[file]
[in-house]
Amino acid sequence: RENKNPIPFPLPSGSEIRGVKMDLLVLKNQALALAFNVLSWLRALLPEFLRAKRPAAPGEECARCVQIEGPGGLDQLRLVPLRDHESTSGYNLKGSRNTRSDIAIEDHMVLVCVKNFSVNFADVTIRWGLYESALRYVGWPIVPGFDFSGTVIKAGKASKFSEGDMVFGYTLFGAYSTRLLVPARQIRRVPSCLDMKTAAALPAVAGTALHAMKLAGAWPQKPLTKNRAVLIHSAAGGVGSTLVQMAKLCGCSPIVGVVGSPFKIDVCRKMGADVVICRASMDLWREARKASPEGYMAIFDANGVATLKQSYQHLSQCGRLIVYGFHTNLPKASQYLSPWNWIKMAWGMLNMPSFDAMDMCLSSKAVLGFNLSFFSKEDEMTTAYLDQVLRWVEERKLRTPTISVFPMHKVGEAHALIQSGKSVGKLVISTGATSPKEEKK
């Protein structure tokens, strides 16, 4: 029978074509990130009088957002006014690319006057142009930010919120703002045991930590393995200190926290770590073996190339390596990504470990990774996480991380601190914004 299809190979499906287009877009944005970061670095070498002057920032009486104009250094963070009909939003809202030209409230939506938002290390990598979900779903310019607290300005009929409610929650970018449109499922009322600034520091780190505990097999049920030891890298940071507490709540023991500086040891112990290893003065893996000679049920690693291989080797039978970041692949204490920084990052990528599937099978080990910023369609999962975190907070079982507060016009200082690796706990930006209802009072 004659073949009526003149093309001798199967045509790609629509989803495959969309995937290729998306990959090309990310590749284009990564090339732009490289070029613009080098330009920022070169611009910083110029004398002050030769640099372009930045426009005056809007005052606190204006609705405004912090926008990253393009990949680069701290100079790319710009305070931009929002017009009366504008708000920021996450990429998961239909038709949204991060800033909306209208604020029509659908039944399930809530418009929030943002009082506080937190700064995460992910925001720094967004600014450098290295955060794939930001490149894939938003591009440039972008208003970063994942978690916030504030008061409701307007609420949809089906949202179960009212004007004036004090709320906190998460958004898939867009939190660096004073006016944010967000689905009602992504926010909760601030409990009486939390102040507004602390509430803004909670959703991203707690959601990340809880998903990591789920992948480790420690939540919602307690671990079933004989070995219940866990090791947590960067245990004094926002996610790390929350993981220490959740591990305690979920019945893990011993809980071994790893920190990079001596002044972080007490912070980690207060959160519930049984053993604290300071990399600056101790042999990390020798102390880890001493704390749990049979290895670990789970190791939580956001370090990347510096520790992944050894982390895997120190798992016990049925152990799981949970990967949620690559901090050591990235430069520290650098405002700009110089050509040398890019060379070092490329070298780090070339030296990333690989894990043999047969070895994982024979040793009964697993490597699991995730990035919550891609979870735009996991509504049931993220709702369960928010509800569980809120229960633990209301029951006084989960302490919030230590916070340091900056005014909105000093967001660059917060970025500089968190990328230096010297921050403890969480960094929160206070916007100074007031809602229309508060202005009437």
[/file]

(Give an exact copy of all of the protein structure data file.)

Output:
[in-house]
Amino acid sequence: RENKNPIPFPLPSGSEIRGVKMDLLVLKNQALALAFNVLSWLRALLPEFLRAKRPAAPGEECARCVQIEGPGGLDQLRLVPLRDHESTSGYNLKGSRNTRSDIAIEDHMVLVCVKNFSVNFADVTIRWGLYESALRYVGWPIVPGFDFSGTVIKAGKASKFSEGDMVFGYTLFGAYSTRLLVPARQIRRVPSCLDMKTAAALPAVAGTALHAMKLAGAWPQKPLTKNRAVLIHSAAGGVGSTLVQMAKLCGCSPIVGVVGSPFKIDVCRKMGADVVICRASMDLWREARKASPEGYMAIFDANGVATLKQSYQHLSQCGRLIVYGFHTNLPKASQYLSPWNWIKMAWGMLNMPSFDAMDMCLSSKAVLGFNLSFFSKEDEMTTAYLDQVLRWVEERKLRTPTISVFPMHKVGEAHALIQSGKSVGKLVISTGATSPKEEKK
């Protein structure tokens, strides 16, 4: 029978074509990130009088957002006014690319006057142009930010919120703002045991930590393995200190926290770590073996190339390596990504470990990774996480991380601190914004 299809190979499906287009877009944005970061670095070498002057920032009486104009250094963070009909939003809202030209409230939506938002290390990598979900779903310019607290300005009929409610929650970018449109499922009322600034520091780190505990097999049920030891890298940071507490709540023991500086040891112990290893003065893996000679049920690693291989080797039978970041692949204490920084990052990528599937099978080990910023369609999962975190907070079982507060016009200082690796706990930006209802009072 004659073949009526003149093309001798199967045509790609629509989803495959969309995937290729998306990959090309990310590749284009990564090339732009490289070029613009080098330009920022070169611009910083110029004398002050030769640099372009930045426009005056809007005052606190204006609705405004912090926008990253393009990949680069701290100079790319710009305070931009929002017009009366504008708000920021996450990429998961239909038709949204991060800033909306209208604020029509659908039944399930809530418009929030943002009082506080937190700064995460992910925001720094967004600014450098290295955060794939930001490149894939938003591009440039972008208003970063994942978690916030504030008061409701307007609420949809089906949202179960009212004007004036004090709320906190998460958004898939867009939190660096004073006016944010967000689905009602992504926010909760601030409990009486939390102040507004602390509430803004909670959703991203707690959601990340809880998903990591789920992948480790420690939540919602307690671990079933004989070995219940866990090791947590960067245990004094926002996610790390929350993981220490959740591990305690979920019945893990011993809980071994790893920190990079001596002044972080007490912070980690207060959160519930049984053993604290300071990399600056101790042999990390020798102390880890001493704390749990049979290895670990789970190791939580956001370090990347510096520790992944050894982390895997120190798992016990049925152990799981949970990967949620690559901090050591990235430069520290650098405002700009110089050509040398890019060379070092490329070298780090070339030296990333690989894990043999047969070895994982024979040793009964697993490597699991995730990035919550891609979870735009996991509504049931993220709702369960928010509800569980809120229960633990209301029951006084989960302490919030230590916070340091900056005014909105000093967001660059917060970025500089968190990328230096010297921050403890969480960094929160206070916007100074007031809602229309508060202005009437």